President Bush

WASHINGTON — President Bush nominated a new slate of members to the White House Advisory Committee for Trade Policy & Negotiations on Wednesday, with retail, apparel and textile officials included on the 25-member roster.<BR><BR>Named to the...

WASHINGTON — President Bush nominated a new slate of members to the White House Advisory Committee for Trade Policy & Negotiations on Wednesday, with retail, apparel and textile officials included on the 25-member roster.

Named to the panel were Tracy Mullin, president and chief executive officer of the National Retail Federation; Allen Gant Jr., president and ceo of Glen Raven Inc.; Larry A. Liebenow, president and ceo of Quaker Fabric Corp., and Edward Emma, president and chief operating officer of Jockey International. Emma was named to a second two-year term.

The committee advises the administration on the direction of U.S. trade policy. Of the four nominees with business ties to the fashion industry, three — Mullin, Emma and Liebenow — are strong backers of Bush’s expansive international trade-expanding plans. Liebenow, a former U.S. Chamber of Commerce chairman, is among a minority of domestic textile officials who’ve backed the President’s trade policies, which call for eliminating tariffs on imports and otherwise promoting a trade-barrier-free world.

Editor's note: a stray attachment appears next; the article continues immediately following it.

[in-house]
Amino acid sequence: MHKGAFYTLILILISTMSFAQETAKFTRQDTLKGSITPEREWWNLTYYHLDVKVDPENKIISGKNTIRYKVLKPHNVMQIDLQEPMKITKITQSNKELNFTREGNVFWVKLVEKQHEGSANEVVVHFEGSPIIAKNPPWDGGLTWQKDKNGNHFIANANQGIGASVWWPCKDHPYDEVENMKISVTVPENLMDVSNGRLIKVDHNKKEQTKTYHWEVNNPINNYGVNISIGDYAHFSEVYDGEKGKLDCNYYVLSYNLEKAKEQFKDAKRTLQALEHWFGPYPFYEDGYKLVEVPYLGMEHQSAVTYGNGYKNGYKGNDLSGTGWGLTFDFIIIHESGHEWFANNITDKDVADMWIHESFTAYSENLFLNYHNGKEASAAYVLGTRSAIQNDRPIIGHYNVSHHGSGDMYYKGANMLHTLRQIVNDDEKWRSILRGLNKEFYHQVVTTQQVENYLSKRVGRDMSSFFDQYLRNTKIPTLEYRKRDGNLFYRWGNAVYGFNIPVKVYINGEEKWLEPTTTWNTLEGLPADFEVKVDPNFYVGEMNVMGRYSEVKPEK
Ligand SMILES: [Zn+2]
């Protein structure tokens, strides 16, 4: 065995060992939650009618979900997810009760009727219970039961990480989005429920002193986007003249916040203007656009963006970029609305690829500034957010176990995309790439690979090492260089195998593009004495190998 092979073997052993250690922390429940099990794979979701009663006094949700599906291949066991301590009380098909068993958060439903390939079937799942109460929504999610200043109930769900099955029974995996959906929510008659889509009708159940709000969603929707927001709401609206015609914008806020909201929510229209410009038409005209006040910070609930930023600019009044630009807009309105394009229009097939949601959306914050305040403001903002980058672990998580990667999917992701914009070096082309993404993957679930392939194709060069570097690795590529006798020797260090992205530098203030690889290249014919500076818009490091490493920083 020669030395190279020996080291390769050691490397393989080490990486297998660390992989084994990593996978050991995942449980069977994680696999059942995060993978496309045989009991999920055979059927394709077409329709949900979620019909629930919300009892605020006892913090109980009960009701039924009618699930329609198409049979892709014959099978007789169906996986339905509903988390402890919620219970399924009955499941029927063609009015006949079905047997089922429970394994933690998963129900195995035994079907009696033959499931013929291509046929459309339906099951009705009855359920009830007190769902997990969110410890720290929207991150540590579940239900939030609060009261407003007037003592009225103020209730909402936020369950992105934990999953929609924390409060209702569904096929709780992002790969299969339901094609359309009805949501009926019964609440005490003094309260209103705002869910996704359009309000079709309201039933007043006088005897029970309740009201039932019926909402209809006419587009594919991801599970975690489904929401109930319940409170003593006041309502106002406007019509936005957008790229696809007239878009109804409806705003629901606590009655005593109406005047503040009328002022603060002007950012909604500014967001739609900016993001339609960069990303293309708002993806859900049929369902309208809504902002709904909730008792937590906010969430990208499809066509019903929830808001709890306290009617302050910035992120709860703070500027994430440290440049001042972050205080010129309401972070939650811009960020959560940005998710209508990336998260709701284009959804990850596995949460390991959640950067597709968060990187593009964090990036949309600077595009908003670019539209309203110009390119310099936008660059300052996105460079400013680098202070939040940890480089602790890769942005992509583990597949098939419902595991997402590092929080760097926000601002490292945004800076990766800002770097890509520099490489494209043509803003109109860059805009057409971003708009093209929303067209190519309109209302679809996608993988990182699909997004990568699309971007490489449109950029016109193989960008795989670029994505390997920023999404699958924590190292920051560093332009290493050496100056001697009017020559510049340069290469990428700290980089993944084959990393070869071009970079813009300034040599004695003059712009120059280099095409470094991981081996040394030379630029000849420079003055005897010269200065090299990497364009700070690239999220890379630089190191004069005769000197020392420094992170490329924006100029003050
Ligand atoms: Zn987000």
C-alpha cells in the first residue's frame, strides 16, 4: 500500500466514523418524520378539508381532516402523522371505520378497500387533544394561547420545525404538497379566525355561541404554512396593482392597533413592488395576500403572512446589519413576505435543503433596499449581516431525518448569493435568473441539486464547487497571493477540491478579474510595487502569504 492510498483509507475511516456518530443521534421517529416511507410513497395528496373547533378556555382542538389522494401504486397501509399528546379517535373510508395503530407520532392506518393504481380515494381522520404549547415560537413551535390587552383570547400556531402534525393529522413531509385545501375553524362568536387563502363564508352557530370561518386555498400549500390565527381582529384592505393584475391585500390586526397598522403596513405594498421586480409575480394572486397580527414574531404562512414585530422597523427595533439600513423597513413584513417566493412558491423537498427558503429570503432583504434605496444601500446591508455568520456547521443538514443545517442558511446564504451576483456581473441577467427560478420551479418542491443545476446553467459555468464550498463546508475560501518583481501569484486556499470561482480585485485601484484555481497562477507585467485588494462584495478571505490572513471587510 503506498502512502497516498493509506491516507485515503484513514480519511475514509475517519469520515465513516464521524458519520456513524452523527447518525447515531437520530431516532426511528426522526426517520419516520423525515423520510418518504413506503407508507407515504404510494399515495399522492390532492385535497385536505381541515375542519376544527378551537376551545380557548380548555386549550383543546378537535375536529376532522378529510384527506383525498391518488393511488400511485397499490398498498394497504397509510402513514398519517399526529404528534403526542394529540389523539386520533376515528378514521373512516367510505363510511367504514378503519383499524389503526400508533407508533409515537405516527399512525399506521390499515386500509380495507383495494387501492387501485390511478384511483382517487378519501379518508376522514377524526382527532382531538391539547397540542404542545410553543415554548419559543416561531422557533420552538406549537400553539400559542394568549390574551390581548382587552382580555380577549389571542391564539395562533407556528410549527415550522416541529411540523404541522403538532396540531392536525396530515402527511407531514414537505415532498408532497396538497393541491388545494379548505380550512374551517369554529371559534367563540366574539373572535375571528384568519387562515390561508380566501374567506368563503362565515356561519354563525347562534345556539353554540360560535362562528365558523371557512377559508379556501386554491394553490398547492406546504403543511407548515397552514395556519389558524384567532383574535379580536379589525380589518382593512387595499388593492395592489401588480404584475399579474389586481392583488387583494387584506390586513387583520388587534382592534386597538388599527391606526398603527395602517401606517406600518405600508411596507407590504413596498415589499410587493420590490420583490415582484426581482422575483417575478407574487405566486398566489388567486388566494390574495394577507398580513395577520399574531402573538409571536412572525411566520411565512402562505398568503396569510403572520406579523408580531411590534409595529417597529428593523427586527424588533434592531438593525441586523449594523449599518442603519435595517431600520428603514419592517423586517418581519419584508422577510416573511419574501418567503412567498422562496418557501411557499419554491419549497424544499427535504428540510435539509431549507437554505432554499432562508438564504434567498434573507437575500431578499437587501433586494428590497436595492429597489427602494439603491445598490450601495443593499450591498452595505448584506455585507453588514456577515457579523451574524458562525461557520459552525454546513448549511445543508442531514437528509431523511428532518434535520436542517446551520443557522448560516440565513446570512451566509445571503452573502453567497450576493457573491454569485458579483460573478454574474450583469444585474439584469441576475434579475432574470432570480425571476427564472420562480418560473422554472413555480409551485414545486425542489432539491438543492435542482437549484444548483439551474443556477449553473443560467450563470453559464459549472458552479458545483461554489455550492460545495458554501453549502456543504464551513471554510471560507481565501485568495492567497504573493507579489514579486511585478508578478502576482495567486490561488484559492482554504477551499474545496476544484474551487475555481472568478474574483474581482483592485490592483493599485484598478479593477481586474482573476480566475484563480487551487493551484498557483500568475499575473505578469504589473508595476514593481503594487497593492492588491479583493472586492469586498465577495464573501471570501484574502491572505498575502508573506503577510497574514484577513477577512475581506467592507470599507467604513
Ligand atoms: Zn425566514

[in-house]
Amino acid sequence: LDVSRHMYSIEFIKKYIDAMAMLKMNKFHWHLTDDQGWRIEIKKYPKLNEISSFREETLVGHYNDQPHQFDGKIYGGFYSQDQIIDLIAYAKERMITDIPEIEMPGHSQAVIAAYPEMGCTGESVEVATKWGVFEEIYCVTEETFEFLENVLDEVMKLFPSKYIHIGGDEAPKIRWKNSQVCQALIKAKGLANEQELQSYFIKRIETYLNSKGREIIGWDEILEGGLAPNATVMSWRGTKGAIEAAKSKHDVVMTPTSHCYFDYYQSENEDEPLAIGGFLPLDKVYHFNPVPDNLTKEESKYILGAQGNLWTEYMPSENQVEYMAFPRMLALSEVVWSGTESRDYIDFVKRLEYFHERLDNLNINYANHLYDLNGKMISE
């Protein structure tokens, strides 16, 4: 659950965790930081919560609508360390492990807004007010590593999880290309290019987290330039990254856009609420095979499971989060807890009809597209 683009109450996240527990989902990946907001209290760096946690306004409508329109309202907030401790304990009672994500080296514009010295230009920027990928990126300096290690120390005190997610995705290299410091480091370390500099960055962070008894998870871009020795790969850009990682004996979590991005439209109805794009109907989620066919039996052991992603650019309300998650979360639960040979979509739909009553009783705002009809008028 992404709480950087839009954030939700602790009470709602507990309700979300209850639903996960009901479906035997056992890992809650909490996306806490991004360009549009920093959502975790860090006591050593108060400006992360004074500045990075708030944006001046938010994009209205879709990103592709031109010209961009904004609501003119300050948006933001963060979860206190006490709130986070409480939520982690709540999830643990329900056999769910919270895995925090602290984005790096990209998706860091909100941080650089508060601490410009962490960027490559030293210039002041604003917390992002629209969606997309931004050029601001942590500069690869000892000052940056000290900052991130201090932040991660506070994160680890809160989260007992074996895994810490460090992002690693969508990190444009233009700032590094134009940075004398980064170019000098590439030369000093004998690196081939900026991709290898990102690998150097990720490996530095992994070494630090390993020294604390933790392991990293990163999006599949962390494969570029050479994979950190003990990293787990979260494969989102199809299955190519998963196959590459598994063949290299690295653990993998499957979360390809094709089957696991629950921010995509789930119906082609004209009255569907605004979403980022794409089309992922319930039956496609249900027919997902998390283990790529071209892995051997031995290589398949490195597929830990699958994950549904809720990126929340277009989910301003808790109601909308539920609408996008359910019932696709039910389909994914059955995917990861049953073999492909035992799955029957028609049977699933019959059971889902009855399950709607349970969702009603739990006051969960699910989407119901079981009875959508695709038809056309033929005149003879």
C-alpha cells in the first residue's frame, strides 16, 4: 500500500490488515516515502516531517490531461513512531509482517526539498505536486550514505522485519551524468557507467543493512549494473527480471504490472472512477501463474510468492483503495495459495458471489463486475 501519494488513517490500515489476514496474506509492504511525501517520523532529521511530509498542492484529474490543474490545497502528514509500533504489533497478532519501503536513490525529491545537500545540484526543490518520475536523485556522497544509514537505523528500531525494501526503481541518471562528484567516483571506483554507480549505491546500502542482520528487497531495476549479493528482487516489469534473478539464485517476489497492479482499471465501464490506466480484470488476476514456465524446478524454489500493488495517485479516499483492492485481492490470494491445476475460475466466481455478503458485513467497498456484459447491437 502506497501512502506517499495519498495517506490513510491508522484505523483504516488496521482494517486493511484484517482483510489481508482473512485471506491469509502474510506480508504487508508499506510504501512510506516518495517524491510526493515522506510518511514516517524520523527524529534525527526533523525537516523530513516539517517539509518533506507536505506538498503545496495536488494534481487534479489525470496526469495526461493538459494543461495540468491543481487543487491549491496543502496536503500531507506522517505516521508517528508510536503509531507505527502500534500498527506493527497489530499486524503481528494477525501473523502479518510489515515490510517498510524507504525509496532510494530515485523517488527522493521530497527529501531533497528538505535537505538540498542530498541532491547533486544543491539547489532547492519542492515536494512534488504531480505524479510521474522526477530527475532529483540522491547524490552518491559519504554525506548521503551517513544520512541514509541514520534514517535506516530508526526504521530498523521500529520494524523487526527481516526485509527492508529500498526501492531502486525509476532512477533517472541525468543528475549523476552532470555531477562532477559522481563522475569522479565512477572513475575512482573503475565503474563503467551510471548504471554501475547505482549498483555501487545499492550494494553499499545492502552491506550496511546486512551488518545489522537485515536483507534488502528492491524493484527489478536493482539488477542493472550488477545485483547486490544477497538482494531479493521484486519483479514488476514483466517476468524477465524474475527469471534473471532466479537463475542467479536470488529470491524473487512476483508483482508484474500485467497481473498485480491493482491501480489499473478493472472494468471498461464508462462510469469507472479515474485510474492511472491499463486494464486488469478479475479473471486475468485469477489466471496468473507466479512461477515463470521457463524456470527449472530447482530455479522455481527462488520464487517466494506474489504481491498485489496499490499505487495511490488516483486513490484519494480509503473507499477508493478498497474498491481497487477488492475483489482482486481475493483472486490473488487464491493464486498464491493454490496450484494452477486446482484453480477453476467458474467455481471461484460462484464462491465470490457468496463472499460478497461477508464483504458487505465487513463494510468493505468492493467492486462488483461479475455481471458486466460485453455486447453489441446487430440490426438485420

Gant, who is also chairman of the National Council of Textile Organizations, has joined others in the domestic textile industry in raising questions about the uneven effects of free trade on U.S. manufacturers, including textile mills. The administration is currently courting U.S. textile interests, including the NCTO, to garner support for the  Central American Free Trade Agreement, which is expected to be voted on by Congress as early as this spring and faces an uphill battle in the House.

NCTO hasn’t taken a position on CAFTA and its members are split on its benefits. NCTO fabric makers are wary of the pact’s potential negative effects on sales, since there are limited exceptions in the agreement allowing for non-U.S. or Central American textiles to be used in garments receiving duty-free treatment in the U.S. Yarn makers in the group view CAFTA, which covers Honduras, Costa Rica, Guatemala, El Salvador, Nicaragua and the Caribbean nation of the Dominican Republic, as good for business.

This story first appeared in the February 24, 2005 issue of WWD. Subscribe Today.